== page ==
- Occasional exceptions to the guidelines are to be expected but should be clinically justified.
- These are not funding guidelines.
3rd and 4th generation Cephalosporins
Ceftriaxone may be appropriate prophylaxis for open reduction of a closed fracture
Extended spectrum penicillins
Pip-tazo is appropriate in theatre for bowel perforation cases but this does not constitute prophylaxis, as these patients will be treated for several days
Carbapenems are appropriate in theatre for bowel perforation cases but this does not constitute prophylaxis, as these patients will be treated for several days
Vancomycin is inappropriate with the exception of penicillin-allergic patients where you do not want to use clindamycin or failure of previous surgery involving prosthetic material due to MRSA sepsis
- Dr Marthinus Senekal, Pathologist, Pathcare laboratories, Cape Town
- Andriette van Jaarsveld, Clinical Pharmacist, MediClinic
Defined Daily Dosage (World Health Organisation)
Cost data do not by themselves adequately tell the story of antibiotic utilisation. Defined Daily Dosage is a World Health Organisation metric for drug utilisation. A DDD is the average maintenance dose of the drug when used for its major indication in adults. Improved understanding of antibiotic overuse (and underuse) is possible using DDDs.
DDDs are thus suitable for:
- Comparisons of drug utilization
- Evaluation of long term trends in drug use
- Assessing the impact of certain events on drug use
In this DDD-NAPPI Crosswalk produced by Discovery Health (last updated November 2013) the DDD column contains the amount of drug in each NAPPI-coded product in relation to the WHO defined daily dosage for that drug. The crosswalk contains over 1200 antibiotic products.
This system provides a tool for assessing the impact of Best Care Always and of other attempts to reduce infection rates and improve prescribing of antimicrobials, in hospital and outpatient settings.
This list excludes topical antibiotics, anti-viral agents (e.g. ARVs) and anti-TB drugs. It includes anti-fungals.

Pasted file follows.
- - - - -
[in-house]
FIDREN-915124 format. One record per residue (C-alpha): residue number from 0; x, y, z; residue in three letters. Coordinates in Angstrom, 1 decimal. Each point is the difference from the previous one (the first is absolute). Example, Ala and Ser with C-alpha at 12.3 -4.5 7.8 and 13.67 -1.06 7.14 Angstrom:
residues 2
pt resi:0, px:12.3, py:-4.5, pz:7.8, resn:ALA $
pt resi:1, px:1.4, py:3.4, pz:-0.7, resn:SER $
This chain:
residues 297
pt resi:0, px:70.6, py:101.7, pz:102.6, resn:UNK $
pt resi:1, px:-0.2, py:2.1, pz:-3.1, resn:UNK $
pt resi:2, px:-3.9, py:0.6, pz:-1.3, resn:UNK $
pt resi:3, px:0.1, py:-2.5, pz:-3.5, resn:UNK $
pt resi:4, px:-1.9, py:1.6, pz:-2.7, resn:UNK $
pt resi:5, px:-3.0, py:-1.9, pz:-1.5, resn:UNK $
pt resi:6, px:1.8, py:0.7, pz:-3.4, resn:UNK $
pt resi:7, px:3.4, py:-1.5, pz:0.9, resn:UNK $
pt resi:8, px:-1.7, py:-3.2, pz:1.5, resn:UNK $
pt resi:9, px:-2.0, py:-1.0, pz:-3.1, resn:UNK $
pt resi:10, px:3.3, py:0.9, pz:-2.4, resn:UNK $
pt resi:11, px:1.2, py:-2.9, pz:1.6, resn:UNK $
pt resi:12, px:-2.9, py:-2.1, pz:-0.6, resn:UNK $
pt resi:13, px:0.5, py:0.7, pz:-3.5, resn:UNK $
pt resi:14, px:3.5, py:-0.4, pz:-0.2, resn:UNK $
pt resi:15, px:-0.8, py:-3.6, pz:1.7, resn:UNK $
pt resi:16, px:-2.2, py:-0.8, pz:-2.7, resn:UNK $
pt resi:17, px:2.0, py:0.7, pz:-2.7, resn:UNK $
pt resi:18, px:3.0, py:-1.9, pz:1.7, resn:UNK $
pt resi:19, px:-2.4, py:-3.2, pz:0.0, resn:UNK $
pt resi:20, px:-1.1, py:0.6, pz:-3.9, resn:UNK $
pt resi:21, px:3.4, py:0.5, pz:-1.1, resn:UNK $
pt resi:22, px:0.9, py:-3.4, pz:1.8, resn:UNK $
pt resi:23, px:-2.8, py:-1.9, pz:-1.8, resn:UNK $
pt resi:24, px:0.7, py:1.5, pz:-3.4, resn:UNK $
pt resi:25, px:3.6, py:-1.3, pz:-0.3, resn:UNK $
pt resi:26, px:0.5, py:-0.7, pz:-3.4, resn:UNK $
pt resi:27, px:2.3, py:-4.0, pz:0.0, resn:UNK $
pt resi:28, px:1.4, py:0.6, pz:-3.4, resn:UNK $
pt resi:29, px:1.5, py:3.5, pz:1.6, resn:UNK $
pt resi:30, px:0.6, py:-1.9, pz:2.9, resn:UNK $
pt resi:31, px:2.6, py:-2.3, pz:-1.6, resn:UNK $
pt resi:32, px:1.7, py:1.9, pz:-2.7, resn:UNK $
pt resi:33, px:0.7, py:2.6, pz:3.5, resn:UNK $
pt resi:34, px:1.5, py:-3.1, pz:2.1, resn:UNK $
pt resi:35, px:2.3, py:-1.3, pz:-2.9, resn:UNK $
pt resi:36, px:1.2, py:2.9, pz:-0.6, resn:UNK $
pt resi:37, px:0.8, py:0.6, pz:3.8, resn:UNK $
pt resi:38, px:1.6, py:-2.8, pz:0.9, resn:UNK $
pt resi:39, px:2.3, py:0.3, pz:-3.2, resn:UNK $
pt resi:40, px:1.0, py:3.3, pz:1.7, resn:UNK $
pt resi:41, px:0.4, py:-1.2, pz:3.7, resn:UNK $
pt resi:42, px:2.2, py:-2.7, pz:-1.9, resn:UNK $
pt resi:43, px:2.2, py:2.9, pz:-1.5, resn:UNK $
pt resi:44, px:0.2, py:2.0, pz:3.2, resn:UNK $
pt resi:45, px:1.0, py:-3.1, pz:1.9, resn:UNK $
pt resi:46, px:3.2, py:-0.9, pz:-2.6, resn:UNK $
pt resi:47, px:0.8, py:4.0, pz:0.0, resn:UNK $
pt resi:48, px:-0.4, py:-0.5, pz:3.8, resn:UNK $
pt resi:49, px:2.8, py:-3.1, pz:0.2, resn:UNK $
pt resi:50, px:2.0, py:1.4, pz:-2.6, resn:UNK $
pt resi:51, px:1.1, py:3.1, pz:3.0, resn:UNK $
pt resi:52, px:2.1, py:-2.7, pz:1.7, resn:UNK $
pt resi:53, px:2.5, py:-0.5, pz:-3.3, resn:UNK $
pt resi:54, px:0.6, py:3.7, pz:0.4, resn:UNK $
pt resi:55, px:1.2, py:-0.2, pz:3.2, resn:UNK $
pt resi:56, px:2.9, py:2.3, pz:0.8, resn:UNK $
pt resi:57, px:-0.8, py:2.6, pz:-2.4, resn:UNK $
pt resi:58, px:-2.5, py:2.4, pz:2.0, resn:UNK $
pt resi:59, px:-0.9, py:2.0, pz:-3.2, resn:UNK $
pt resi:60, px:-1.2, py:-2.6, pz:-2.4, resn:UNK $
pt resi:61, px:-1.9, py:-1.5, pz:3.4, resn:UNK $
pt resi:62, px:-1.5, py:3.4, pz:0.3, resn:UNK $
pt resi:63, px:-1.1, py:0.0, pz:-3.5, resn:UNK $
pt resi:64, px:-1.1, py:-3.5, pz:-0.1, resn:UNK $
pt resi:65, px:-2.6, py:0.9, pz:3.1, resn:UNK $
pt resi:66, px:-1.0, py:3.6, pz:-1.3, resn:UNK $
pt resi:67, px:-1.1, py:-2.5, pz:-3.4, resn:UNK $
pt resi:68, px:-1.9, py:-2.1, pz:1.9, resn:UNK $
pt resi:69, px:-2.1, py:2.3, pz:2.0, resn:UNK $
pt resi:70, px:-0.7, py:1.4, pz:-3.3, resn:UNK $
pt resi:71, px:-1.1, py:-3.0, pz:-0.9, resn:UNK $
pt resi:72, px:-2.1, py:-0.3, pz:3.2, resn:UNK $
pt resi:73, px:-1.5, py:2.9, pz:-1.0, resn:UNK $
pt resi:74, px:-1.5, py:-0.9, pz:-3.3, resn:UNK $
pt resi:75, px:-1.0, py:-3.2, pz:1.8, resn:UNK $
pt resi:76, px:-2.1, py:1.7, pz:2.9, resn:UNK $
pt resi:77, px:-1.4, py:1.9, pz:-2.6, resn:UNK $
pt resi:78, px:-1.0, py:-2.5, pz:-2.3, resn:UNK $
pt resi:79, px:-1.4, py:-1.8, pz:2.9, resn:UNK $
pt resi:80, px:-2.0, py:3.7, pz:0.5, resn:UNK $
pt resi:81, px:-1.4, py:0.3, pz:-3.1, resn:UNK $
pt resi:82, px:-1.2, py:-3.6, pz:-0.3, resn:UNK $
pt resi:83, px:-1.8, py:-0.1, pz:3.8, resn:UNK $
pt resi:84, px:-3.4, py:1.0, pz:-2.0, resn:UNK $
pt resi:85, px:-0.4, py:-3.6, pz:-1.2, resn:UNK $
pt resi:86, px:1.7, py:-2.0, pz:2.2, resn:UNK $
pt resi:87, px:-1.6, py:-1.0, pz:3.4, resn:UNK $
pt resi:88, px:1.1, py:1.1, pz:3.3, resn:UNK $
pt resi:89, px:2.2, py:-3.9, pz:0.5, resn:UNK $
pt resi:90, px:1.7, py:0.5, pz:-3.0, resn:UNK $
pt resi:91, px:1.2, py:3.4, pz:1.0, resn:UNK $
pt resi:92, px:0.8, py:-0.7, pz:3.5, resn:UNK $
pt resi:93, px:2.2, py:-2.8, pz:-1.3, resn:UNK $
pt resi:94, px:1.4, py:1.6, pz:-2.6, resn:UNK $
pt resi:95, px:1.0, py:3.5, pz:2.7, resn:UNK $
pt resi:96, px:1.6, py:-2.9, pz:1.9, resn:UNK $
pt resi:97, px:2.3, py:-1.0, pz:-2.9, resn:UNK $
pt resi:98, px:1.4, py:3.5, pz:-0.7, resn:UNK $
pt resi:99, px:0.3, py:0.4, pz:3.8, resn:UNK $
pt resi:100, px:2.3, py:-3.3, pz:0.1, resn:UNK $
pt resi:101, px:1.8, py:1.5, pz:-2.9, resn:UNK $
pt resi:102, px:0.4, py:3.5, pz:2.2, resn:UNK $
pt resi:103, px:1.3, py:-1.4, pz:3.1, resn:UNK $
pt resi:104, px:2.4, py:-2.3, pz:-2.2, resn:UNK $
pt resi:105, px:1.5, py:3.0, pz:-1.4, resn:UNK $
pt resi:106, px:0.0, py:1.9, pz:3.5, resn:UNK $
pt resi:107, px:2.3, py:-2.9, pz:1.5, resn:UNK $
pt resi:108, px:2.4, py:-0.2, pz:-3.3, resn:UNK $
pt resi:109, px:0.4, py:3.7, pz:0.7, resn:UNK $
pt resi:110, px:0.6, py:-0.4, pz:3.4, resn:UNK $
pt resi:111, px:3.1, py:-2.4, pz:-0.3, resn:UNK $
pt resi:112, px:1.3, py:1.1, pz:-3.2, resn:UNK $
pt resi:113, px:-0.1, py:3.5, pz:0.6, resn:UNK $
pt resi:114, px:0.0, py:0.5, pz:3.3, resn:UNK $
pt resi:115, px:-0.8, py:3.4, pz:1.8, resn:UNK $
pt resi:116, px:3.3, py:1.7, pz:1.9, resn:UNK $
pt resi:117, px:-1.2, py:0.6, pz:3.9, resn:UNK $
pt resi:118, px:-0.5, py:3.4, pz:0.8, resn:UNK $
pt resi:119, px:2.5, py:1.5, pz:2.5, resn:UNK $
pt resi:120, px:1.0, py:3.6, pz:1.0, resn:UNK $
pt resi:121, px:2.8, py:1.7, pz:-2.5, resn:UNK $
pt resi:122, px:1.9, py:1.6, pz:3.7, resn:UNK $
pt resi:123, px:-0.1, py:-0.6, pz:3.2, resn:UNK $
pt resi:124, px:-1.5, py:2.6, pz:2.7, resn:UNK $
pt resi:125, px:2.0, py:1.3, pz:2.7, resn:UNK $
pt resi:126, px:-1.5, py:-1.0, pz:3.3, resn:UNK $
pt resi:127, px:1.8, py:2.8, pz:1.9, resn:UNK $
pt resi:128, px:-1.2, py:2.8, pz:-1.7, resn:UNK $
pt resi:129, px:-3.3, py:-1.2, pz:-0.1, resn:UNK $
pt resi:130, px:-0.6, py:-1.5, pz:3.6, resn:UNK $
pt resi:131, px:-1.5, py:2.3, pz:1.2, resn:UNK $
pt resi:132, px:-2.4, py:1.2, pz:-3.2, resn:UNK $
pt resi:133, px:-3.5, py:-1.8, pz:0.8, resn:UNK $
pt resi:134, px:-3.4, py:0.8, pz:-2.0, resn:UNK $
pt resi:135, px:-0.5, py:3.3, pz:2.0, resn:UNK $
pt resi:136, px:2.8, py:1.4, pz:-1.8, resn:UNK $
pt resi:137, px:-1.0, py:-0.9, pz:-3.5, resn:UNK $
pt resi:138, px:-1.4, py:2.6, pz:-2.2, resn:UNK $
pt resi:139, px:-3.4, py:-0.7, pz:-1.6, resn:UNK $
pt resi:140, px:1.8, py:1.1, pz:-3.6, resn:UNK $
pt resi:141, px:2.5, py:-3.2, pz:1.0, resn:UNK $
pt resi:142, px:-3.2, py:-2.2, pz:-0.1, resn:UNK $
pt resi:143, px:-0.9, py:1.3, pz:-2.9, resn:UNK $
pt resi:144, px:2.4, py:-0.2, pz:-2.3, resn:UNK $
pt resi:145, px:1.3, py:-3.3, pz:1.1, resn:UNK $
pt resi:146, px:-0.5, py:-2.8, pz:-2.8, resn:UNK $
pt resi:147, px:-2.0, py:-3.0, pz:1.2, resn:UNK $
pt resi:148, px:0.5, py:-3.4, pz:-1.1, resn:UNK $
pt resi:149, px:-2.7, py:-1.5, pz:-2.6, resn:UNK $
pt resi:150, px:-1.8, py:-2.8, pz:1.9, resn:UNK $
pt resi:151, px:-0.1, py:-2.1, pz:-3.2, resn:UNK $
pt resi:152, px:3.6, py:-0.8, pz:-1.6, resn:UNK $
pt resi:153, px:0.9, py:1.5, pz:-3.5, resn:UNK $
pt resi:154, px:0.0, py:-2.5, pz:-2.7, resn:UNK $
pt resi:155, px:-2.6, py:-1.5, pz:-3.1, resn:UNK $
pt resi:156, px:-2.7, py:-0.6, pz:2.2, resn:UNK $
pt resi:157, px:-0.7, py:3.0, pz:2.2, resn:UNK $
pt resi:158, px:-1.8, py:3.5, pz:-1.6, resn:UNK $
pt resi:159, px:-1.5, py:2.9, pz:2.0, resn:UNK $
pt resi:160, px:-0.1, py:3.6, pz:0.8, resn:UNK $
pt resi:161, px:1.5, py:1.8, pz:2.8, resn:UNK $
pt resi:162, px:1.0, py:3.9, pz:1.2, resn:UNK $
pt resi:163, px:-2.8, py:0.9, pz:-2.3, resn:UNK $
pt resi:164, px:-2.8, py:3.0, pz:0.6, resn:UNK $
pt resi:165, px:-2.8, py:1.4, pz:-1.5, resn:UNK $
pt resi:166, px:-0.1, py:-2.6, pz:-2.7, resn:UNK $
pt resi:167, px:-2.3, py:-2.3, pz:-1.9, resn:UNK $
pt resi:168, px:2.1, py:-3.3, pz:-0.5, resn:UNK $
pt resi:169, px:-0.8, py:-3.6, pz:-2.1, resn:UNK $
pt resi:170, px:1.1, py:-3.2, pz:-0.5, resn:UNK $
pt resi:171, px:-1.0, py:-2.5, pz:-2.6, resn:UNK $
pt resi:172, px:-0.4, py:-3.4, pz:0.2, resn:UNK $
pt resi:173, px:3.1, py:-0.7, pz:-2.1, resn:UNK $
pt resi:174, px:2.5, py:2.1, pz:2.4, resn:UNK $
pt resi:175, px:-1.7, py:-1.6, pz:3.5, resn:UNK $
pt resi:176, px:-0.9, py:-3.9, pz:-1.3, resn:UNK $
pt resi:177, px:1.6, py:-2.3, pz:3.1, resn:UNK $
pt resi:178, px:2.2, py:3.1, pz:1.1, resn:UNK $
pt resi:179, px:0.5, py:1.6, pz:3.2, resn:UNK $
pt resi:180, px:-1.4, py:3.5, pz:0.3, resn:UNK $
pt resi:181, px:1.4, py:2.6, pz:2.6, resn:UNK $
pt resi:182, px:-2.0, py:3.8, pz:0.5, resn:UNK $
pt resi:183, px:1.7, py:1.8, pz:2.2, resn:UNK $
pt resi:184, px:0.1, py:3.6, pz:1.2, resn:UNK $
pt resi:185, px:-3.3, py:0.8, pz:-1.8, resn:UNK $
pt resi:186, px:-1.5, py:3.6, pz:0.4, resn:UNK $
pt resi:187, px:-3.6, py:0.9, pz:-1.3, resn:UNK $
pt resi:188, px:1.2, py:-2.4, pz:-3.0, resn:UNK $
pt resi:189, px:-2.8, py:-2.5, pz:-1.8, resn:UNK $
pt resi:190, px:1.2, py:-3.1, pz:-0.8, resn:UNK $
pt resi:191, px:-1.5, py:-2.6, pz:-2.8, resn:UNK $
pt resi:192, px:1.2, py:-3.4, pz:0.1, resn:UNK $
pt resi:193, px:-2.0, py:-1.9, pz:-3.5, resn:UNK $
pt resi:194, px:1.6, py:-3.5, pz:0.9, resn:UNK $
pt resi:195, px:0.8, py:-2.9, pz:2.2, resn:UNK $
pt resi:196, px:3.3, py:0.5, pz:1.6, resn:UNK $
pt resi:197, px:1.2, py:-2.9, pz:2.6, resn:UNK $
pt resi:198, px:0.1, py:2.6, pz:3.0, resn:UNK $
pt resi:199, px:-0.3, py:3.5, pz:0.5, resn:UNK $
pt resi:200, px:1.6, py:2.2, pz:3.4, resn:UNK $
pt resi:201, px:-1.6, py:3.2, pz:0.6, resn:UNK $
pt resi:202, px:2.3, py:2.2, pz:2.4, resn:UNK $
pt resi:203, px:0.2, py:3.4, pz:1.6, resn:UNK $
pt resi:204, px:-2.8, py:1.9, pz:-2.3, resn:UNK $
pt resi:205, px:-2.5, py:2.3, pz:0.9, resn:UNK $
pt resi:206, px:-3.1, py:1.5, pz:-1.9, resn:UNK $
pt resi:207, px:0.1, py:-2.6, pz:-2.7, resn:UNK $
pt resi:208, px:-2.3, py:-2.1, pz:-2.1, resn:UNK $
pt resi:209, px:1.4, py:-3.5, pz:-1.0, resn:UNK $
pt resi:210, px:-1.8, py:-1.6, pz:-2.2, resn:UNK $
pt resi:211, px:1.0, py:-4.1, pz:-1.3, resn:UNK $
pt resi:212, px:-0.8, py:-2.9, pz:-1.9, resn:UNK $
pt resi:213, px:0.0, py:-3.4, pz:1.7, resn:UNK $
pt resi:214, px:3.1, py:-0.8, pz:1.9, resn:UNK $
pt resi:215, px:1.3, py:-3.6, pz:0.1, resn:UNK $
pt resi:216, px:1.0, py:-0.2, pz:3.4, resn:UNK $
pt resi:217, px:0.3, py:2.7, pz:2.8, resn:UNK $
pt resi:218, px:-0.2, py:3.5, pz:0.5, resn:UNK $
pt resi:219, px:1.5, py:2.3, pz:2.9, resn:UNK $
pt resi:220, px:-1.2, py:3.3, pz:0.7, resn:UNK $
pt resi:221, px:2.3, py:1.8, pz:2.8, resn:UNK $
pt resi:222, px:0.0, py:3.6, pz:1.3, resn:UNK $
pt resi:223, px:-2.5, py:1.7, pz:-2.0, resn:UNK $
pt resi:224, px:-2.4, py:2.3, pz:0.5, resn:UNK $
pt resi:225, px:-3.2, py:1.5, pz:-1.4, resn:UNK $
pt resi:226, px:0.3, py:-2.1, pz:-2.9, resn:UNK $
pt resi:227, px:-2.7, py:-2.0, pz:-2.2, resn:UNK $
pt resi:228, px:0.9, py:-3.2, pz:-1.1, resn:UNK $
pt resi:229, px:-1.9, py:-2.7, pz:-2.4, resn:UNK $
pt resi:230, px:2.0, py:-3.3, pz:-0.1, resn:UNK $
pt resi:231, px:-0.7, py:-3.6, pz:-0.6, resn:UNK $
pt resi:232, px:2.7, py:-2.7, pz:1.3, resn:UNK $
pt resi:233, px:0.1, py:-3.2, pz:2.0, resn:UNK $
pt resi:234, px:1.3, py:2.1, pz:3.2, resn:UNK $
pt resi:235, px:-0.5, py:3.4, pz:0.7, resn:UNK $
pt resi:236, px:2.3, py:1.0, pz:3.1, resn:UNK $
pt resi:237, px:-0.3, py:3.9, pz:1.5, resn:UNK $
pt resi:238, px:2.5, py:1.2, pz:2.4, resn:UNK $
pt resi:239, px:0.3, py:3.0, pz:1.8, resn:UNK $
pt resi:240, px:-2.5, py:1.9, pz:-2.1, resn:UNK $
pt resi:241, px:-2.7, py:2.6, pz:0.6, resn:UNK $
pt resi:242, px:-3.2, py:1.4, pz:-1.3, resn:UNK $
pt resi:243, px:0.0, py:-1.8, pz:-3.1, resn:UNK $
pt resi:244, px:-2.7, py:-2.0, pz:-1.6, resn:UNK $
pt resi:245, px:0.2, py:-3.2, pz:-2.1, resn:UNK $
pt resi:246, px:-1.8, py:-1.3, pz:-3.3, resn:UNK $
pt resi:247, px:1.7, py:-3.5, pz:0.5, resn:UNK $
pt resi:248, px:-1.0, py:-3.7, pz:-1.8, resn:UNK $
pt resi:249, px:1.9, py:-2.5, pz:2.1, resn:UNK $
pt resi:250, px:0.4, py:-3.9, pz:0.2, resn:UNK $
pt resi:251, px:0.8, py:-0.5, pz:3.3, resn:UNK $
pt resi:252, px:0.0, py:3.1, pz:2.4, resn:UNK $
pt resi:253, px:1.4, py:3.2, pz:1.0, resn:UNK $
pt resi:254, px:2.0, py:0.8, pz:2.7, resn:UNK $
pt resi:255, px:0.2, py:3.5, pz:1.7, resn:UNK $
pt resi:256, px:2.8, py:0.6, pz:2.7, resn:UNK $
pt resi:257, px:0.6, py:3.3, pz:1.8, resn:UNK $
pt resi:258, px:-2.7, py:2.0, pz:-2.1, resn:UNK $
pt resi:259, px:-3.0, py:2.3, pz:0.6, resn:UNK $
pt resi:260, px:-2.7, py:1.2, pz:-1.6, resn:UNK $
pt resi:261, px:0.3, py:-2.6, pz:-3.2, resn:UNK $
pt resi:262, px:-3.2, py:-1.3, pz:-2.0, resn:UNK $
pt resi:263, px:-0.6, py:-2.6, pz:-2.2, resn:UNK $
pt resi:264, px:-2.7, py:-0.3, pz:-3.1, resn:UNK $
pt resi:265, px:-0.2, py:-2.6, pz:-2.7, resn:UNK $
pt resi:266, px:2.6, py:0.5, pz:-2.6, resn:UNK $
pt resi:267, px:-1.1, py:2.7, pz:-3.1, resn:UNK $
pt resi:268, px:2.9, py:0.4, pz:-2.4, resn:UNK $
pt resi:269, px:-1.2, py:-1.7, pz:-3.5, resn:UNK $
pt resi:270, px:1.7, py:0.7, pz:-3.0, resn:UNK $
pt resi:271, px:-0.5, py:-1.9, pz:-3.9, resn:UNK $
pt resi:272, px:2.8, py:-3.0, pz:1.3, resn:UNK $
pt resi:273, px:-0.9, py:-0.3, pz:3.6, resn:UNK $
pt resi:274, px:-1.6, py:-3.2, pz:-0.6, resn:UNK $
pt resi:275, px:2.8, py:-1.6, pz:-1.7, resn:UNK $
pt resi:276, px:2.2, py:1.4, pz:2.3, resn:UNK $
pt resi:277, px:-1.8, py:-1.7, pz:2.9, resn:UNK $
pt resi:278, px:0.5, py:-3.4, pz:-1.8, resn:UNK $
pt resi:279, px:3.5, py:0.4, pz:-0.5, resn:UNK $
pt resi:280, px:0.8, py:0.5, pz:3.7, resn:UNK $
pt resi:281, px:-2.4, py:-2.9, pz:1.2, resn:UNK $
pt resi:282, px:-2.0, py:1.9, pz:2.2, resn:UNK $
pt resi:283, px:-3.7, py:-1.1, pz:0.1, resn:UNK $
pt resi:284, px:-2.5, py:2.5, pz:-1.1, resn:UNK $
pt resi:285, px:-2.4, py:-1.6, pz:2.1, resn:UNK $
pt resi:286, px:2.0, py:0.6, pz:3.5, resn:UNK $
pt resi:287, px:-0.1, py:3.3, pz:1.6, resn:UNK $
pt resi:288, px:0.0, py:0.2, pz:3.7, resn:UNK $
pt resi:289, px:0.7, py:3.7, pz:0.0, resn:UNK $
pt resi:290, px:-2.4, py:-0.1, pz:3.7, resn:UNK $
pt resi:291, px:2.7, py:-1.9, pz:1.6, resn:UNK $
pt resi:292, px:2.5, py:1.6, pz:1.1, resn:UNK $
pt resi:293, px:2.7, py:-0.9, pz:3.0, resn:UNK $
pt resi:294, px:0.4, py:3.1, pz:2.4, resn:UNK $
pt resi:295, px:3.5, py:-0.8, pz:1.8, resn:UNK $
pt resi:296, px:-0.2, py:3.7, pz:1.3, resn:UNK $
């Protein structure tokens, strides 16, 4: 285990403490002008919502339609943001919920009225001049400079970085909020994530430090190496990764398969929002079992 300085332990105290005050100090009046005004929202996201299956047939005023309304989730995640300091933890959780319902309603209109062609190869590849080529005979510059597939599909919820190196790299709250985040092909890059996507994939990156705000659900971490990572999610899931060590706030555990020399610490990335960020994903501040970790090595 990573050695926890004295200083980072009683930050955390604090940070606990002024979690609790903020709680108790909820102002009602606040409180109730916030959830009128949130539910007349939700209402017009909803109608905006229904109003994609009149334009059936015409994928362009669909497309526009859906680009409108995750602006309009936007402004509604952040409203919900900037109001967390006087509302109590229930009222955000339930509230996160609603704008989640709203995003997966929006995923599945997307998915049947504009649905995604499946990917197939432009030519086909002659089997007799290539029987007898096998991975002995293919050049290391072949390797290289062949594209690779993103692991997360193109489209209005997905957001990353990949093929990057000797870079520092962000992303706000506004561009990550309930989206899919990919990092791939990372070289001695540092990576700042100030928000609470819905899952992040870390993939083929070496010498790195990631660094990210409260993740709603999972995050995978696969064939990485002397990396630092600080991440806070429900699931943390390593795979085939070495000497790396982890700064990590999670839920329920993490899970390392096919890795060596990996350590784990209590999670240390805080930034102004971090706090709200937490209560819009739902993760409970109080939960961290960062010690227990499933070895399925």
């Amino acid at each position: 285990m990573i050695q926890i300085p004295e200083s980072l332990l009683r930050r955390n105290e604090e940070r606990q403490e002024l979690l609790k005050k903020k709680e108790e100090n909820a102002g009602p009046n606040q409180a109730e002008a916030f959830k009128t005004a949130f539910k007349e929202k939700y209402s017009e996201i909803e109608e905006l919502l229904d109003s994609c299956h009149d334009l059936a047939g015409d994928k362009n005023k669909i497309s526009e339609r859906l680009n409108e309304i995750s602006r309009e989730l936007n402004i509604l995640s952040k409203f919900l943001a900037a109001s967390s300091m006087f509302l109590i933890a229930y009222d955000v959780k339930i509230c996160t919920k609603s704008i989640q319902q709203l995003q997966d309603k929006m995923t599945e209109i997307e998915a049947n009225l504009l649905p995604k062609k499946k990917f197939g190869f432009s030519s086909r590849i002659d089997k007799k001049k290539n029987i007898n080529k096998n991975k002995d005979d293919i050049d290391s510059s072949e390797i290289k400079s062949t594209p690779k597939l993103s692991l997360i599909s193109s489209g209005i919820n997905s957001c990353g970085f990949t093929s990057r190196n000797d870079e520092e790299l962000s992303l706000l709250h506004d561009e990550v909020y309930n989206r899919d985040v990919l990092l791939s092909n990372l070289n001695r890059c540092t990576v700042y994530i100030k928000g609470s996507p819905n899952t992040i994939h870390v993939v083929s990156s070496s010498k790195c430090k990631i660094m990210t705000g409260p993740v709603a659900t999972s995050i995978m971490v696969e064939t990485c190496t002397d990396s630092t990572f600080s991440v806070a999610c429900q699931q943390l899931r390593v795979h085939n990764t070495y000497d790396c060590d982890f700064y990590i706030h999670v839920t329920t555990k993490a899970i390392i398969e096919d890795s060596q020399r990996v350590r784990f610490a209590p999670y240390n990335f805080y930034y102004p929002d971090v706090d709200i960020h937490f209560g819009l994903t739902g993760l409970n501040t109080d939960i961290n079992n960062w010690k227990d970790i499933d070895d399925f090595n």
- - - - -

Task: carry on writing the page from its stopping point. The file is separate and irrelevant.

No guarantees of accuracy or integrity are offered. Contribution to the QA process is welcomed.
These “secondary drivers” are derived from research done by IHI and CDC. Each objective could be accompanied by one or more measures, with appropriate tasks and workflow to achieve the objectives.
Promptly identify patients who require antibiotics
Obtain cultures prior to antibiotics
Start treatment promptly
Specify expected duration of therapy
Make antibiotics and start date visible at point of care
Consider local susceptibility before starting therapy
Determine and verify antibiotic allergies – adjust accordingly
No antibiotic combinations without evidence
Right dose and interval
Stop or de-escalate based on results of culture
Adjust when transitions of care or changes in condition
Monitor for toxicity
Provide data on resistance, adverse drug events, C difficile, cost, adherence to recommended practice
Make expertise available to doctors at point of care
External guidelines and references
- Africa Centres for Disease Control and Prevention – Framework for antimicrobial resistance control in Africa. African Journal of Laboratory Medicine, 2018
- Developing core elements and checklist items for global hospital antimicrobial stewardship programmes: a consensus approach. Clinical Microbiology 2018.
- Global core standards for hospital antimicrobial stewardship programs. International perspectives and future directions. Report of the Leading Health Systems Network 2018.
- Uganda Antimicrobial Resistance National Action Plan 2018-2023
- Become an Antibiotic Guardian – make the pledge!
- South African Antibiotic Stewardship Programme – SAASP